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CRIME AND DEVIANCE
Crime: Doing activities that break the law and individuals are punished for the crime.

Deviance: Doing something that goes against society's norms and values. Deviant behaviour is behaviour that is not accepted by society.

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FUNCTIONALISTS

Functionalist view of Crime and Deviance: DURKHEIM

Crime is an important part of all healthy societies ­ because individuals are exposed to different influences ­ therefore individuals
are not committed to the same shared values and beliefs of society.

o CRIME IS FUNCTIONAL:

1. CHANGE: All societies need to…

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Durkheim suggests that crime strengthens solidarity: BUT people do not commit crime in order to strengthen
solidarity; lack of finding the actual reason for crime committed.

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MERTON'S STRAIN THEORY

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Strain theories suggest that the reason why individuals take part in deviant behaviour is; individuals are unable to achieve socially accepted
goals by legitimate means (honest earnings).

MERTON: Explains how deviance can result from:

THE CULTURE: There is a strong emphasis on success goals and weak emphasis on actually achieving…

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4. RETREATISM: Individuals that reject the goals and the legitimate means to achieve it = DROPOUTS i.e. drug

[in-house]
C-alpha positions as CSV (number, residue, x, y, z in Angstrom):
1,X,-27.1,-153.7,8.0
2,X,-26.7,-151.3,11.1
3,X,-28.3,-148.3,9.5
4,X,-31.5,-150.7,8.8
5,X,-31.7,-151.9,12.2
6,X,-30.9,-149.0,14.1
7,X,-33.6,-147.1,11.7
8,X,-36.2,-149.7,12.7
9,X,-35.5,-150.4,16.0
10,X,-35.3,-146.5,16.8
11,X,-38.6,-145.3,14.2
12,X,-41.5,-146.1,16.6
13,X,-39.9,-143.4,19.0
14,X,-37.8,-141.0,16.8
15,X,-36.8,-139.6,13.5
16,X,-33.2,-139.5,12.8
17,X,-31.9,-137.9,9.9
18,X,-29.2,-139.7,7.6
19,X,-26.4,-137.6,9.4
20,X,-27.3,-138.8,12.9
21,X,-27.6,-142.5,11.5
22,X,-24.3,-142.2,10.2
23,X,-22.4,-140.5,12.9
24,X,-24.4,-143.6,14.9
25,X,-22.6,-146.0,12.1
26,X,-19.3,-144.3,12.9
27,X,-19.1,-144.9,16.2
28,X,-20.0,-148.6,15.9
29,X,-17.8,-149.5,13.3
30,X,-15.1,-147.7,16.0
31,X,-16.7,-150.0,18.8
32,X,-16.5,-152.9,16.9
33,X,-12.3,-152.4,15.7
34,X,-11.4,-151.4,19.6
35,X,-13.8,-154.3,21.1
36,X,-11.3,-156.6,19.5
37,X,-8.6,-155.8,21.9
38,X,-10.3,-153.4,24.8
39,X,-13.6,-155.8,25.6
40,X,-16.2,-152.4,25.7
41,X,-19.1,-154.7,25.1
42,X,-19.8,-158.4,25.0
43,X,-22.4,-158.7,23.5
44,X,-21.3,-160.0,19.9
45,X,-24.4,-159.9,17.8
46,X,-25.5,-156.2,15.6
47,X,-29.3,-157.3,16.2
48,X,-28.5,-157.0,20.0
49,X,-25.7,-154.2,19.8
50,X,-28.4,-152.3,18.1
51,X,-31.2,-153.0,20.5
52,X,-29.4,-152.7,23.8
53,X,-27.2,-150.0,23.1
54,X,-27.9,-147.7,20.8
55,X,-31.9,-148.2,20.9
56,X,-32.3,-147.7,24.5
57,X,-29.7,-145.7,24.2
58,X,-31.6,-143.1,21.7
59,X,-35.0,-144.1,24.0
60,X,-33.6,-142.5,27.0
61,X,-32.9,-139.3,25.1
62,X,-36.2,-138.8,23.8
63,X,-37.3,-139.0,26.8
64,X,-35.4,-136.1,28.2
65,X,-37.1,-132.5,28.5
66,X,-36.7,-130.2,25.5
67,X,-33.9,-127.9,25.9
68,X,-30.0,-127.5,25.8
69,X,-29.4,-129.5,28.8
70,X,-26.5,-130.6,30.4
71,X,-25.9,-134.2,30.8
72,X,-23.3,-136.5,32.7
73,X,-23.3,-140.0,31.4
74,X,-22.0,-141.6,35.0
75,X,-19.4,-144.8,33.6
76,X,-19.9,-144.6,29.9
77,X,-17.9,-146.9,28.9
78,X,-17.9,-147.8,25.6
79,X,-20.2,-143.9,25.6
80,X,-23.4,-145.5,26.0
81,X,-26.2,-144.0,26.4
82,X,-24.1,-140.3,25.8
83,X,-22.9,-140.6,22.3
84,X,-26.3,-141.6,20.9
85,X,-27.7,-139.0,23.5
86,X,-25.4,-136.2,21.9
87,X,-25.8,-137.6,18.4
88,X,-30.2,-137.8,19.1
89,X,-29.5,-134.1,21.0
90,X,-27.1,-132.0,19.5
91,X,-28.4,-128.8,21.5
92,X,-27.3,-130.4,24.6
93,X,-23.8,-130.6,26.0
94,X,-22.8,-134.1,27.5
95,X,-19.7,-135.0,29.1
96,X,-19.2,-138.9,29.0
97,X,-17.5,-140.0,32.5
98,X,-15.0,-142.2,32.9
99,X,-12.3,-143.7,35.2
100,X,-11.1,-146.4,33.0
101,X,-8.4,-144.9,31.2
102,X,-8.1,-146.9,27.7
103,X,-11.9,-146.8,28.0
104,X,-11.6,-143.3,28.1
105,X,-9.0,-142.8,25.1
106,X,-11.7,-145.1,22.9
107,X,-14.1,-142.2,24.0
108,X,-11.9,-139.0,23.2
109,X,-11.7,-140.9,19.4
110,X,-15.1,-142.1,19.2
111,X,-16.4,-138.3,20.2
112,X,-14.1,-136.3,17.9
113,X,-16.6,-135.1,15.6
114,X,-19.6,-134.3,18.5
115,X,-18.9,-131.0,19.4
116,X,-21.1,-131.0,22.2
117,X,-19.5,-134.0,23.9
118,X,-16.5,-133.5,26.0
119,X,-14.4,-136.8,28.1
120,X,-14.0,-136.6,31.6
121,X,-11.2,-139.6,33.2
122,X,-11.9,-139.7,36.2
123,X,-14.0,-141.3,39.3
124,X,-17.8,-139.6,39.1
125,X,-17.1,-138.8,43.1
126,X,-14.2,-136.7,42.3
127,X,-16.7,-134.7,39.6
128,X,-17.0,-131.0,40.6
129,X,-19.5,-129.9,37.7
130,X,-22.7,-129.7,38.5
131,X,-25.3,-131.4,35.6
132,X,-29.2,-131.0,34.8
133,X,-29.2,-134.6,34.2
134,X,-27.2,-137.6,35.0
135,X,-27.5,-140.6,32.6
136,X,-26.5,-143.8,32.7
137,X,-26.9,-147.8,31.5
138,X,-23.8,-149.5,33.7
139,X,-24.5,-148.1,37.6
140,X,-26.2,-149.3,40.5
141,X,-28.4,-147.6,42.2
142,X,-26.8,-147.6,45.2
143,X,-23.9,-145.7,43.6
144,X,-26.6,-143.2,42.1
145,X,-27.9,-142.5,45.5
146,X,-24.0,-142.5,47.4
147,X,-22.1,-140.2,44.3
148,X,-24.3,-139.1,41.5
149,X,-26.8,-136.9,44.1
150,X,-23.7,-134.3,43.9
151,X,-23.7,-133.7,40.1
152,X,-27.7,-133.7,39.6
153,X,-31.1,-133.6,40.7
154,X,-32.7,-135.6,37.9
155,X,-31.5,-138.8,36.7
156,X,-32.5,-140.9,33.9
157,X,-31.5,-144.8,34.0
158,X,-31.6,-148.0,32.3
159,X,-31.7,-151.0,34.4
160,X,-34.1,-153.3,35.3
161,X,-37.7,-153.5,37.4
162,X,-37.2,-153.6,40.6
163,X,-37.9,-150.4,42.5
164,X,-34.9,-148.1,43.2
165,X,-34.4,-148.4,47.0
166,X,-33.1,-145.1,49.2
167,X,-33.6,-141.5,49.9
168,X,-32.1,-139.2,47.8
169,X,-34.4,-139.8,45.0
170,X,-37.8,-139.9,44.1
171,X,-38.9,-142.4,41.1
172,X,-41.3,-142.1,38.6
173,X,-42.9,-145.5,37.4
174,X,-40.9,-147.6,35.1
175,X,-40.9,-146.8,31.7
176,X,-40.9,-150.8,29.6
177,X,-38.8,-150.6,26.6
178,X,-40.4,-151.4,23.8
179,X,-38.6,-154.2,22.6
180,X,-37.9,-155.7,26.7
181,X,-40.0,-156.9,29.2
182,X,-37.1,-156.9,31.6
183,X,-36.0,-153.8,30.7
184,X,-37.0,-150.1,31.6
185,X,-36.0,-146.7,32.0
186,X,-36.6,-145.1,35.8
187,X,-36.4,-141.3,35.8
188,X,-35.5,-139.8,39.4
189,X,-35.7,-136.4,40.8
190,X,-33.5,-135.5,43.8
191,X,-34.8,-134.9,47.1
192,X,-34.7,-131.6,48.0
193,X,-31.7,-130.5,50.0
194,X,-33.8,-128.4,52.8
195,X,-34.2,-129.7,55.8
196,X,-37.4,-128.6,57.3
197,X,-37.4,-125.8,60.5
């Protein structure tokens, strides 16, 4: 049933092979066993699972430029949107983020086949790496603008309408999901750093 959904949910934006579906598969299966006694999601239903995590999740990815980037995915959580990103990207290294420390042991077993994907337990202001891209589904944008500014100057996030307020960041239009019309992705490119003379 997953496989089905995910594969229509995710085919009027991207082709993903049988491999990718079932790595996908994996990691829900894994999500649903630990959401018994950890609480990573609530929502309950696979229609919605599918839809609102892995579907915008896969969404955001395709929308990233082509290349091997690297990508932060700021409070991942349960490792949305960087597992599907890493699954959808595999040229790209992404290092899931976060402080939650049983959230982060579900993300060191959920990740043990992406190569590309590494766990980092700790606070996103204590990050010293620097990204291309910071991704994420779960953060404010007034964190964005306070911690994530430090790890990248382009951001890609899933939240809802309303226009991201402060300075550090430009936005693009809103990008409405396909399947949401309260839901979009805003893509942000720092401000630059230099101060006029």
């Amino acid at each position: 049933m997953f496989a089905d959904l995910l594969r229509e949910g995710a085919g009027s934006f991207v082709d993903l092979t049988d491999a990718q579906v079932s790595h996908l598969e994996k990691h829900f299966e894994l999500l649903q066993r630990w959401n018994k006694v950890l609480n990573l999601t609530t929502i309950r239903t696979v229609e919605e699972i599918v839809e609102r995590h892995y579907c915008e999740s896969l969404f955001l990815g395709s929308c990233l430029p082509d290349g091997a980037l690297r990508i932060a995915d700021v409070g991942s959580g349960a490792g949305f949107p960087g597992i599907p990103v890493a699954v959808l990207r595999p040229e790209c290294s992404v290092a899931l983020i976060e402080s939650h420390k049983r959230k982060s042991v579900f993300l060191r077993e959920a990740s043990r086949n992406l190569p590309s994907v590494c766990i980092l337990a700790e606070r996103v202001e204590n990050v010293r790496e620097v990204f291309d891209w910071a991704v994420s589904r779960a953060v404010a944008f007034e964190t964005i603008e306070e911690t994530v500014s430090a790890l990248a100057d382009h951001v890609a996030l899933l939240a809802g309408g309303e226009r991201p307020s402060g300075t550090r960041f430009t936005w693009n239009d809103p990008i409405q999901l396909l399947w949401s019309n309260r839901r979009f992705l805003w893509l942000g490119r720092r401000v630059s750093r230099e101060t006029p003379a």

addicts and tramps.
5. REBELLION: Individual rejects the goals and means. They desire to create a new society, by revolution and
engaging in protests.




CRITICS:
Merton exaggerates the working class crime ­…

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This then means that the boys suffer from status frustration and turn to delinquency to gain their status within peer
groups
Alternative is: doing the reverse of the mainstream society by gaining a higher status from other members of
subcultural groups.



CLOWARD & OHLIN:

There was legitimate opportunity (passing exams…

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Argued that self concept of being deviance can increase deviant behaviour. If a person is shamed by the reaction of
others who know they have been in trouble with the police, they are likely to join a criminal group to escape from that
feeling.
Label of criminal is not easily…

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STRUCTURED INTERVIEWS
Structured interviews are like questionnaires; both involve asking people a fixed set of prepared questions, questions are closed-ended
with pre-coded answers.

PRACTICAL ISSUES:

ADVANTAGE: Quick and cheap to administer
ADVANTAGE: Inexpensive: as the interviewer only asks a set of questions and there are pre-coded answers
ADVANTAGE: Quantitative data…

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